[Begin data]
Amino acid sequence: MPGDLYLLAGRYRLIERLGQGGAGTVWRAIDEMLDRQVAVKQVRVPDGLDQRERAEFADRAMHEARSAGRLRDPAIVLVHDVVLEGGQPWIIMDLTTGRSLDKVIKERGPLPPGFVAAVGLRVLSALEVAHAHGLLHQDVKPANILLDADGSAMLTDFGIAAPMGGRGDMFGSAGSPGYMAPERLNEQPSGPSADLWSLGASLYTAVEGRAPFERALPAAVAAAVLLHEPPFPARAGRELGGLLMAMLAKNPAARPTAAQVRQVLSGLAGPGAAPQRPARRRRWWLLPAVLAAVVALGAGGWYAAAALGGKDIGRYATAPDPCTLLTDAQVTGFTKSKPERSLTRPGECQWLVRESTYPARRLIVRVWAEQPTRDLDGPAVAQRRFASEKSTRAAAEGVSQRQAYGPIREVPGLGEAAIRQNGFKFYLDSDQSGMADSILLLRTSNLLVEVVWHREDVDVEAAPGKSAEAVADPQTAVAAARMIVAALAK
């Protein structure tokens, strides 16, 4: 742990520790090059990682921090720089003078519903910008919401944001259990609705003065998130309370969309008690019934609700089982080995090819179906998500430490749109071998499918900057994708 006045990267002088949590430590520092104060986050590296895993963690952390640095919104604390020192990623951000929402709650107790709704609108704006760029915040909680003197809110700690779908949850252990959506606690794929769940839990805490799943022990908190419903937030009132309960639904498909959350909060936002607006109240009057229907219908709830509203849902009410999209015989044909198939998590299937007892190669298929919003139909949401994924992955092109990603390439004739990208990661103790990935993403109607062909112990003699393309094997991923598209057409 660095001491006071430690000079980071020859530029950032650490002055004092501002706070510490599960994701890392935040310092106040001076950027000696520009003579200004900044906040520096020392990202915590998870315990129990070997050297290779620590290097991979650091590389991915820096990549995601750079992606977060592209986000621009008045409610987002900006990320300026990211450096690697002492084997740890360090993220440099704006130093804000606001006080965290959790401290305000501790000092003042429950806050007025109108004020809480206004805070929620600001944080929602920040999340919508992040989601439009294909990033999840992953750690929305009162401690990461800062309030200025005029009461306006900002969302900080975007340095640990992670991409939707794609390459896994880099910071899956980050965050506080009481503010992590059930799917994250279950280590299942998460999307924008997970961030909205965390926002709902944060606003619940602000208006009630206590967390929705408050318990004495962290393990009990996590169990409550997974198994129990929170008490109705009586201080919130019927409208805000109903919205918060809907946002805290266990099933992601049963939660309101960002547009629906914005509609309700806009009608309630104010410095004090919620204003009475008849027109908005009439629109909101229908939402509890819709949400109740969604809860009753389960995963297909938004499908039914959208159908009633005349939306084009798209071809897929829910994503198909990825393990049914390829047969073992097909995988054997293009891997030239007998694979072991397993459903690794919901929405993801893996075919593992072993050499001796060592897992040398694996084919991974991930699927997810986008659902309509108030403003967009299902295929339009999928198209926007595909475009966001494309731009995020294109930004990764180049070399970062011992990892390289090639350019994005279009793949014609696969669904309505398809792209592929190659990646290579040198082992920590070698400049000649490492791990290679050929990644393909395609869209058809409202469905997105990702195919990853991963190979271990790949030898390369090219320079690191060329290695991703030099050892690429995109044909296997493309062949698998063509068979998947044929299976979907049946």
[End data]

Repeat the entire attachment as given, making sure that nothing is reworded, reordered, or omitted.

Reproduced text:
Amino acid sequence: MPGDLYLLAGRYRLIERLGQGGAGTVWRAIDEMLDRQVAVKQVRVPDGLDQRERAEFADRAMHEARSAGRLRDPAIVLVHDVVLEGGQPWIIMDLTTGRSLDKVIKERGPLPPGFVAAVGLRVLSALEVAHAHGLLHQDVKPANILLDADGSAMLTDFGIAAPMGGRGDMFGSAGSPGYMAPERLNEQPSGPSADLWSLGASLYTAVEGRAPFERALPAAVAAAVLLHEPPFPARAGRELGGLLMAMLAKNPAARPTAAQVRQVLSGLAGPGAAPQRPARRRRWWLLPAVLAAVVALGAGGWYAAAALGGKDIGRYATAPDPCTLLTDAQVTGFTKSKPERSLTRPGECQWLVRESTYPARRLIVRVWAEQPTRDLDGPAVAQRRFASEKSTRAAAEGVSQRQAYGPIREVPGLGEAAIRQNGFKFYLDSDQSGMADSILLLRTSNLLVEVVWHREDVDVEAAPGKSAEAVADPQTAVAAARMIVAALAK
């Protein structure tokens, strides 16, 4: 742990520790090059990682921090720089003078519903910008919401944001259990609705003065998130309370969309008690019934609700089982080995090819179906998500430490749109071998499918900057994708 006045990267002088949590430590520092104060986050590296895993963690952390640095919104604390020192990623951000929402709650107790709704609108704006760029915040909680003197809110700690779908949850252990959506606690794929769940839990805490799943022990908190419903937030009132309960639904498909959350909060936002607006109240009057229907219908709830509203849902009410999209015989044909198939998590299937007892190669298929919003139909949401994924992955092109990603390439004739990208990661103790990935993403109607062909112990003699393309094997991923598209057409 660095001491006071430690000079980071020859530029950032650490002055004092501002706070510490599960994701890392935040310092106040001076950027000696520009003579200004900044906040520096020392990202915590998870315990129990070997050297290779620590290097991979650091590389991915820096990549995601750079992606977060592209986000621009008045409610987002900006990320300026990211450096690697002492084997740890360090993220440099704006130093804000606001006080965290959790401290305000501790000092003042429950806050007025109108004020809480206004805070929620600001944080929602920040999340919508992040989601439009294909990033999840992953750690929305009162401690990461800062309030200025005029009461306006900002969302900080975007340095640990992670991409939707794609390459896994880099910071899956980050965050506080009481503010992590059930799917994250279950280590299942998460999307924008997970961030909205965390926002709902944060606003619940602000208006009630206590967390929705408050318990004495962290393990009990996590169990409550997974198994129990929170008490109705009586201080919130019927409208805000109903919205918060809907946002805290266990099933992601049963939660309101960002547009629906914005509609309700806009009608309630104010410095004090919620204003009475008849027109908005009439629109909101229908939402509890819709949400109740969604809860009753389960995963297909938004499908039914959208159908009633005349939306084009798209071809897929829910994503198909990825393990049914390829047969073992097909995988054997293009891997030239007998694979072991397993459903690794919901929405993801893996075919593992072993050499001796060592897992040398694996084919991974991930699927997810986008659902309509108030403003967009299902295929339009999928198209926007595909475009966001494309731009995020294109930004990764180049070399970062011992990892390289090639350019994005279009793949014609696969669904309505398809792209592929190659990646290579040198082992920590070698400049000649490492791990290679050929990644393909395609869209058809409202469905997105990702195919990853991963190979271990790949030898390369090219320079690191060329290695991703030099050892690429995109044909296997493309062949698998063509068979998947044929299976979907049946």